But there’s an overwhelming amount of ways and means to achieve your goals – and a similar amount of things you might wish to cover. No matter how big your team or organisation, by trying to be all things to all people you’ll end up spreading yourself too thinly, and doing everyone a disservice.

It’s a lesson I’ve sometimes struggled with in the past, and one that reappears with my current employment, my blog, and Disposable Media all asking for my time – in competition with my life offline.

That’s why I have to prioritise my work first, then my blog, then Disposable Media, and then anything else online.

It’s also why the blog I started to look at anything online which interests me is now increasingly about social media marketing, community marketing and social networks. It’s my work, my main interest, and the thing it makes sense for me to focus on.

It’s also why I value the reminders about priority from a colleague of mine, and why I’ve already seen how much value comes from her work in establishing clear propositions on some of the titles I work with.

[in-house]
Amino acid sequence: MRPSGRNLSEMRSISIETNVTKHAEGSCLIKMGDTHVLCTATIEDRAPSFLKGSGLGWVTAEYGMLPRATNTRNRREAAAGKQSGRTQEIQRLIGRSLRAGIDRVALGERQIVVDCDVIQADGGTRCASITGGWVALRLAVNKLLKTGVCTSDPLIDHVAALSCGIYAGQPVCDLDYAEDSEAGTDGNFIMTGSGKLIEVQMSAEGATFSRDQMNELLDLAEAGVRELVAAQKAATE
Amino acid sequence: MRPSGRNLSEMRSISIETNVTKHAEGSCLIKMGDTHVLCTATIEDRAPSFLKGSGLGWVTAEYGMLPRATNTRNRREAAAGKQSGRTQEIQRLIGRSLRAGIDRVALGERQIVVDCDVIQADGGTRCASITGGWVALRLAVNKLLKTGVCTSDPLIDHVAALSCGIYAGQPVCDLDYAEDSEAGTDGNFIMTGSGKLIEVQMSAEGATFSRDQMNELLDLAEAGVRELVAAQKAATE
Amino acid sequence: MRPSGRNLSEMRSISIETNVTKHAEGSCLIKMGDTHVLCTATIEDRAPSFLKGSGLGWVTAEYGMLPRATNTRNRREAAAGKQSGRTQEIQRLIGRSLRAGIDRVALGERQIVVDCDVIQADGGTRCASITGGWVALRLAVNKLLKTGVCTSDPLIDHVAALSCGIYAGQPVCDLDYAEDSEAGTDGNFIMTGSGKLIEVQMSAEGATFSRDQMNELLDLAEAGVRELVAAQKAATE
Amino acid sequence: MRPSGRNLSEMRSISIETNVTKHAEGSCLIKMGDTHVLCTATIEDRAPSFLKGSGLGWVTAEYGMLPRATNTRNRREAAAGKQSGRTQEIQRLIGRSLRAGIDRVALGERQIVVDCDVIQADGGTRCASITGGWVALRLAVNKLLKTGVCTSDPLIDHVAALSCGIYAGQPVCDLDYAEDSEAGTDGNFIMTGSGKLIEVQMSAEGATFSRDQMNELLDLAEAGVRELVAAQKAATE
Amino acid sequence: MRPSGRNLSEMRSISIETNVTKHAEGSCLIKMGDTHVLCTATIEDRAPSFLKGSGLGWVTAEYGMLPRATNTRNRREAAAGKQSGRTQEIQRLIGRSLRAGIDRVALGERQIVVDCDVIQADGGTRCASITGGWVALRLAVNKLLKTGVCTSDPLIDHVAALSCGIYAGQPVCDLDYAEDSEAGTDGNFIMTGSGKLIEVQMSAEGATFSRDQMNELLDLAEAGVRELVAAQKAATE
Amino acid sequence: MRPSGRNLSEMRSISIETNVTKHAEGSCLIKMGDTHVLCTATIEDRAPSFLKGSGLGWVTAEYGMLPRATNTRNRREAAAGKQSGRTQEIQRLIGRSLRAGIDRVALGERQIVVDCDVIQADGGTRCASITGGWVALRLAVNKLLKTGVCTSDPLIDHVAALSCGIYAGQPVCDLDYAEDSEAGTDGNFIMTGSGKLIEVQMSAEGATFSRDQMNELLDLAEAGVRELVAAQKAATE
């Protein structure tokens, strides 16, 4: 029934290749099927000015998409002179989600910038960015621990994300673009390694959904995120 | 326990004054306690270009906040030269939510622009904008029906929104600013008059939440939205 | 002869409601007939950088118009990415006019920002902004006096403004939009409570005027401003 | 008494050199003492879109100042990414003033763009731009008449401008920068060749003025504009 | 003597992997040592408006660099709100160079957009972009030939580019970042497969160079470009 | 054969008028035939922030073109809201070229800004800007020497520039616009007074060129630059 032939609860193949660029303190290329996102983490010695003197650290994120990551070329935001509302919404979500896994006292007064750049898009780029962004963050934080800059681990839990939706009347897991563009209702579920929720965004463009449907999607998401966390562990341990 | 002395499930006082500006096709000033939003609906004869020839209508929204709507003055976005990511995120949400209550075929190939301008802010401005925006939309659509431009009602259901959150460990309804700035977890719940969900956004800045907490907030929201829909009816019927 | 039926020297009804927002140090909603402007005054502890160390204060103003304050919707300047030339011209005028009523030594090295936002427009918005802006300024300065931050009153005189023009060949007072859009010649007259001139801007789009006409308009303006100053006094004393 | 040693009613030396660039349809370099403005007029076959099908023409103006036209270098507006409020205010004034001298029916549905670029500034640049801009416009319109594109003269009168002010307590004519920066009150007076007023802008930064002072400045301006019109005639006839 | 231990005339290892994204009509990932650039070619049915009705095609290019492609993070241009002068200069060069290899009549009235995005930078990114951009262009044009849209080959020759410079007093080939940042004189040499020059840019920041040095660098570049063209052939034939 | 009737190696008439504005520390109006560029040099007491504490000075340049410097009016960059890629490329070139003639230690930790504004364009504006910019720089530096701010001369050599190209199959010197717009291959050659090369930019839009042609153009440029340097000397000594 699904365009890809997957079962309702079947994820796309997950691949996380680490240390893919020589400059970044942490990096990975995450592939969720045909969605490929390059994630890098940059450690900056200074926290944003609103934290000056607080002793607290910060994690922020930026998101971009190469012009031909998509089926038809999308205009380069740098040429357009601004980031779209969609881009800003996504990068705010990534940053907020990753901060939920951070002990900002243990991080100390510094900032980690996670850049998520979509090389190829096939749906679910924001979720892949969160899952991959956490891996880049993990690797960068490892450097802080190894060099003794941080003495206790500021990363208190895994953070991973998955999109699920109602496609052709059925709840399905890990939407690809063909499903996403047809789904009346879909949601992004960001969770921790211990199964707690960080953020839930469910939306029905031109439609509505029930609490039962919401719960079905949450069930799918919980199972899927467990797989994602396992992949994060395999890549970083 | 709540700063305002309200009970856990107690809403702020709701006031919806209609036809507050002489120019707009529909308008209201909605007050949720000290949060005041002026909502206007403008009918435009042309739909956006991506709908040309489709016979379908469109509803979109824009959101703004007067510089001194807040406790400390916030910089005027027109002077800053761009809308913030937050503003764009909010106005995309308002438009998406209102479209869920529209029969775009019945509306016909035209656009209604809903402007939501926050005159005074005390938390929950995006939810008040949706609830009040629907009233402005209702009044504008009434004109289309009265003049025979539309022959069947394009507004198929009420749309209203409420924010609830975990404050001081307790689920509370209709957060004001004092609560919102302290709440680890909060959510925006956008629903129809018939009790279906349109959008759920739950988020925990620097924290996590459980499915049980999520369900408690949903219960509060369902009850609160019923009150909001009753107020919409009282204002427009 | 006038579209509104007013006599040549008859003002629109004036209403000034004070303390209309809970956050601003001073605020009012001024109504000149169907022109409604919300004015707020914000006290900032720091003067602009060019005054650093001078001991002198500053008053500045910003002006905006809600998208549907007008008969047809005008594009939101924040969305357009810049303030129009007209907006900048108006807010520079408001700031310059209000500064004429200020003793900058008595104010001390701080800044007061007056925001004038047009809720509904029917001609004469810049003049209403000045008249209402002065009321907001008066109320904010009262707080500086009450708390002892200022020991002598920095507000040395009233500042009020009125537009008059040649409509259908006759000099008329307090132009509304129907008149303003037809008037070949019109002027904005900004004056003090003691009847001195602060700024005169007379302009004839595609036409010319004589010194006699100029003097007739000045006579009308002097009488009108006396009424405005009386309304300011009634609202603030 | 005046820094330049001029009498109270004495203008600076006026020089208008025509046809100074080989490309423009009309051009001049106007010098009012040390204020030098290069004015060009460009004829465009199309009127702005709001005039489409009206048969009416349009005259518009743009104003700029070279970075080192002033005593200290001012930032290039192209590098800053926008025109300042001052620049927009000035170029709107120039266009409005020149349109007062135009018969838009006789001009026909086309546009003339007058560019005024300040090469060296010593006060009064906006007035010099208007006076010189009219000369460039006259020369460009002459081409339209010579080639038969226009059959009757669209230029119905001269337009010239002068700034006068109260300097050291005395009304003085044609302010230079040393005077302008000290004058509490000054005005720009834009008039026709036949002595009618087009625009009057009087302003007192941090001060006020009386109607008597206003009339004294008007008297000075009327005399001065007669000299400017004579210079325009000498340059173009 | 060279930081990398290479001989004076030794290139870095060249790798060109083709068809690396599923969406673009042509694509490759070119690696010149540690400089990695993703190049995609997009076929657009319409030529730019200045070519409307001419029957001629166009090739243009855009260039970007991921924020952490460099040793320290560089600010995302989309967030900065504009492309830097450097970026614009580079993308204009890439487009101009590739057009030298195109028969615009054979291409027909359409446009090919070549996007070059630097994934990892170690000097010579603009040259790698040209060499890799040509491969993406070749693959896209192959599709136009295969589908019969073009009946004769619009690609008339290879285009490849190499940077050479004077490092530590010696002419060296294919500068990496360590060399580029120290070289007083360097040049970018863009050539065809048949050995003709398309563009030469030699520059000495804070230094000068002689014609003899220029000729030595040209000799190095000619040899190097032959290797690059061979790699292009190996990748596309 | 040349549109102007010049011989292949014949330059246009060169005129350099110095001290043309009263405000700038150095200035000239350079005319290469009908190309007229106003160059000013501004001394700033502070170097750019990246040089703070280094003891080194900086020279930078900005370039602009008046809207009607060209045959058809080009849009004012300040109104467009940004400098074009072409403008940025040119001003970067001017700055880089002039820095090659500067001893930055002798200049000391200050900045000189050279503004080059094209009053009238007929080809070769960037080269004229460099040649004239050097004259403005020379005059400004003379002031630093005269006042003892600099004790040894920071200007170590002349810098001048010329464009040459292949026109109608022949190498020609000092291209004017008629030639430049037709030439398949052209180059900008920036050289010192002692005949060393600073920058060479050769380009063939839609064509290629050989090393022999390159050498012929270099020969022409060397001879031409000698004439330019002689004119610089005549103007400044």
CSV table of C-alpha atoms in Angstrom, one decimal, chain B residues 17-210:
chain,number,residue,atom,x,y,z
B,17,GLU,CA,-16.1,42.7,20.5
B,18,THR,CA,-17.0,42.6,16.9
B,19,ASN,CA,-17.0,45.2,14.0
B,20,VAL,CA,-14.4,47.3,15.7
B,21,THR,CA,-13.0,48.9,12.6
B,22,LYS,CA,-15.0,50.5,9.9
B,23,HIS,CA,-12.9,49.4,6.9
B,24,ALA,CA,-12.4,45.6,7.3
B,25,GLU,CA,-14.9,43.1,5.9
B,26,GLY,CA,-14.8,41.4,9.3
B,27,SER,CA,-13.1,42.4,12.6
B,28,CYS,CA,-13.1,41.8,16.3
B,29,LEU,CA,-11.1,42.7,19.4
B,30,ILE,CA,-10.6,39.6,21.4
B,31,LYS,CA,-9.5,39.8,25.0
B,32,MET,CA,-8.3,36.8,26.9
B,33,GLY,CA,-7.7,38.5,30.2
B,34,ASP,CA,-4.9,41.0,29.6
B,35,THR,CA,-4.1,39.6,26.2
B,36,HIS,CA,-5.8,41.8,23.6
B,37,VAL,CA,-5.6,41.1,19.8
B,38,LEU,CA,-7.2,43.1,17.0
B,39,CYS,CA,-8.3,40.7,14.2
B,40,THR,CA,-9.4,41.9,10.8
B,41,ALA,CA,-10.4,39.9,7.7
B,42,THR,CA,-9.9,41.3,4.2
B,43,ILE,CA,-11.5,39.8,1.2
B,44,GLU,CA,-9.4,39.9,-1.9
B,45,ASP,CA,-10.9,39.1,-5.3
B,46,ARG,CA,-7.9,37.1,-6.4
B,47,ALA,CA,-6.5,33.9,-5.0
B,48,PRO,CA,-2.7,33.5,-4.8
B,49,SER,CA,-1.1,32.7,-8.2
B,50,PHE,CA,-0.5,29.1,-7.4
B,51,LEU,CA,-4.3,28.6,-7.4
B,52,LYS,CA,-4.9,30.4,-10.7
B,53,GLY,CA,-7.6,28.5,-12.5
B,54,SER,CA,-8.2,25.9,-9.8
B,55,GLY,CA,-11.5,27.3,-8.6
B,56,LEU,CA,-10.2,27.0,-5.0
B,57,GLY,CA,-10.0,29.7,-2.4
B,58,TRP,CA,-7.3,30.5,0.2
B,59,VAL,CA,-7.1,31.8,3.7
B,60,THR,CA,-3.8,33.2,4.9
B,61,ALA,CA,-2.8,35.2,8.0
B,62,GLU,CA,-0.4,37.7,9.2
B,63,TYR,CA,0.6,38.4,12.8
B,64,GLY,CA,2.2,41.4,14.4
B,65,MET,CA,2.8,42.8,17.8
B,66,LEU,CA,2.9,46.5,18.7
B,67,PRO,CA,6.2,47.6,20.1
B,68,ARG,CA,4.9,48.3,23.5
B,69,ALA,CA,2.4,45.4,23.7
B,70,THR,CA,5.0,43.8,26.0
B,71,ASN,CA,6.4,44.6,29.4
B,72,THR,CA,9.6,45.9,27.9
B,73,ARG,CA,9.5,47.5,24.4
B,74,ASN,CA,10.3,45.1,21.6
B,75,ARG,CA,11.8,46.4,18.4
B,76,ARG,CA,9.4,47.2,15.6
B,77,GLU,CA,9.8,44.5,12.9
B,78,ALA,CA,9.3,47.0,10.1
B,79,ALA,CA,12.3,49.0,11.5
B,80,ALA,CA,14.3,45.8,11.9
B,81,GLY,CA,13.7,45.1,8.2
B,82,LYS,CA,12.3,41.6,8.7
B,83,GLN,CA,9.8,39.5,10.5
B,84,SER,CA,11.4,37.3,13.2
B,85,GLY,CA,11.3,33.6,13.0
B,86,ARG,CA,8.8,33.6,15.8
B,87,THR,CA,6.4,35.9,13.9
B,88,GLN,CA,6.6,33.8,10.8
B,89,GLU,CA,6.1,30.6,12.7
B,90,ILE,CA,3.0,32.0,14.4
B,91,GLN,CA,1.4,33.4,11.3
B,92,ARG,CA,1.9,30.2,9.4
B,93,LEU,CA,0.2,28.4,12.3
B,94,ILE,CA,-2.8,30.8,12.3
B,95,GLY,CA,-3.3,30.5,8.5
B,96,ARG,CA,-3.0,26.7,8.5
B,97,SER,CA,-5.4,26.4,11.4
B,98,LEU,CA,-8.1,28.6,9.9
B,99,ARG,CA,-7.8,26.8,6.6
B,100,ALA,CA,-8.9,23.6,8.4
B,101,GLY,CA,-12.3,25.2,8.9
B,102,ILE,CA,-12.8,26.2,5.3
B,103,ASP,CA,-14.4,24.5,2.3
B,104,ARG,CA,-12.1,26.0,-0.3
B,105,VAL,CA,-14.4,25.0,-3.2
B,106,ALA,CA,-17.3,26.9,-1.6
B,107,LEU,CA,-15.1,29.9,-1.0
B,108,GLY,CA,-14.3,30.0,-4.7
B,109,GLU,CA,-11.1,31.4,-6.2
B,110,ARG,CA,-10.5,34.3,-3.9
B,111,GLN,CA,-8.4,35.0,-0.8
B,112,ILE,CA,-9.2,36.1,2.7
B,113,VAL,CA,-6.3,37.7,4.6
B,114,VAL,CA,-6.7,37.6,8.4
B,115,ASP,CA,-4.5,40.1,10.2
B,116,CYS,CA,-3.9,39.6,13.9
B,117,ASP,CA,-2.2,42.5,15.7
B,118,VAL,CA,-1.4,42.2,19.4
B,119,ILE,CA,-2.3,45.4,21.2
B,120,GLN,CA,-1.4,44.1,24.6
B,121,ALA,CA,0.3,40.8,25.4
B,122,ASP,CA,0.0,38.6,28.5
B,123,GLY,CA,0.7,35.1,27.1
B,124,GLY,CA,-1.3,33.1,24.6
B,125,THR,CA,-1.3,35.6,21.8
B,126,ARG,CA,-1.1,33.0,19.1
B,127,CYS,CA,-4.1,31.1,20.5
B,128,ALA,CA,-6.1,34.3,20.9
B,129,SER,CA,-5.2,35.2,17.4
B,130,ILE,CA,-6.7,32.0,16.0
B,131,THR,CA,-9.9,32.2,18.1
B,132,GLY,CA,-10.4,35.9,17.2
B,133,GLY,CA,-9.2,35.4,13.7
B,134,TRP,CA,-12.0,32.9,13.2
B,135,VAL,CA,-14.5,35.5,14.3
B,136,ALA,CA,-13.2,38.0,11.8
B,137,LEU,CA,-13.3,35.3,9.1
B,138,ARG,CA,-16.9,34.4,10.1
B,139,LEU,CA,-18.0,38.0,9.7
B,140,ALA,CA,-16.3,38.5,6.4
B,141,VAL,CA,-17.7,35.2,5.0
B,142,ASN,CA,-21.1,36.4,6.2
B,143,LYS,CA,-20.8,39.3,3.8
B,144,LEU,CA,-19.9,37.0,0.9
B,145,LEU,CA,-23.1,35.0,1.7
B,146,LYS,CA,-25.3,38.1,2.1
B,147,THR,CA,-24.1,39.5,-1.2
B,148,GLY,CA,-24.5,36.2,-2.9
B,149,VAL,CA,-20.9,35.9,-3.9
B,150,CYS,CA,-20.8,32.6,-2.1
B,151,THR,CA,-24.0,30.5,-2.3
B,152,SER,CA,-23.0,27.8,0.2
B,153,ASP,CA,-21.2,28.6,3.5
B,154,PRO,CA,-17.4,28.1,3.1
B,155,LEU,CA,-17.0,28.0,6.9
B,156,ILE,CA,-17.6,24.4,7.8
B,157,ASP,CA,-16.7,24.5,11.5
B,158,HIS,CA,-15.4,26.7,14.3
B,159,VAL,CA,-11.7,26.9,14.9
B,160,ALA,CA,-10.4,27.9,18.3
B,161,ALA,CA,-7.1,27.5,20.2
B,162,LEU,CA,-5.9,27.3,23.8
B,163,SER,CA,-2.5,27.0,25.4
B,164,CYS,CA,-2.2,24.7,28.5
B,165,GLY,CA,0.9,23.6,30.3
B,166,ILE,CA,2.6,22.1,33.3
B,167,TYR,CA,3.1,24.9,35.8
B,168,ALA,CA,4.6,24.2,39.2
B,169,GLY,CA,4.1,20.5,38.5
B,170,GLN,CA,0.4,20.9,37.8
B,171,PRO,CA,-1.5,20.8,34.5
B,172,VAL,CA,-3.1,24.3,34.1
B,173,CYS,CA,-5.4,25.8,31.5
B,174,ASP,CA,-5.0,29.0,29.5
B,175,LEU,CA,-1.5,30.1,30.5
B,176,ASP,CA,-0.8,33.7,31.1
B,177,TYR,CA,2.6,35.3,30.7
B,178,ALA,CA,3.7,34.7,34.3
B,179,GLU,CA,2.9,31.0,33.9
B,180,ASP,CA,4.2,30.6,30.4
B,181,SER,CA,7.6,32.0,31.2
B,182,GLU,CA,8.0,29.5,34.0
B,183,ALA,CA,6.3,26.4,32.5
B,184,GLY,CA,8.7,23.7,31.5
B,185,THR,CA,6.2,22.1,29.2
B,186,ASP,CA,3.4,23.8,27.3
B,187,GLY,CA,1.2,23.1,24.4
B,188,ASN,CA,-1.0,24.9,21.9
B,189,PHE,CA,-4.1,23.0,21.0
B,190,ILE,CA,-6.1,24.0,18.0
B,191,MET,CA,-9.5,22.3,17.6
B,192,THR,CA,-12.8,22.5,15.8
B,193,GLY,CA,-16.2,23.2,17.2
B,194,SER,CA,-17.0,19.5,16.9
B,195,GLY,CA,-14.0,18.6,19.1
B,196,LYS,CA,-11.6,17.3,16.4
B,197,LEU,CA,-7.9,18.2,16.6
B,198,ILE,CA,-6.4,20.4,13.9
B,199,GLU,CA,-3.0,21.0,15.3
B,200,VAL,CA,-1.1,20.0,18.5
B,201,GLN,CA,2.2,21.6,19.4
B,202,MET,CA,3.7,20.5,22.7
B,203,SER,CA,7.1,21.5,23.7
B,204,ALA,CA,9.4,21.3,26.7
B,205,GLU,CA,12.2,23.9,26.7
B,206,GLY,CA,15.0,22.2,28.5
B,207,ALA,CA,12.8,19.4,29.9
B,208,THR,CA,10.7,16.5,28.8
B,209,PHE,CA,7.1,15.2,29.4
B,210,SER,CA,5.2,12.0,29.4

As another example, compare Pandora.com (If you’re in the U.S. and still able to) with what I thought would be a good substitute, Meemix. Both have a streaming radio station of your preferences at their heart – but where Pandora was incredibly quick and easy to get going, Meemix is prettier and yet less satisfying. Meemix has games, profiles, and all sorts of lovely graphical interfaces – and yet for me it crashes, cut outs, and fails to load. And whilst I can understand their need to differentiate themselves from Pandora in the past, now that non-U.S. residents are looking for a quick musical fix, they could be serving the millions now searching for a replacement. Instead, it’s just as quick to go to Last.fm, and gain the extra social context it offers.

Free online magazine: Disposable Media Issue 10 out now…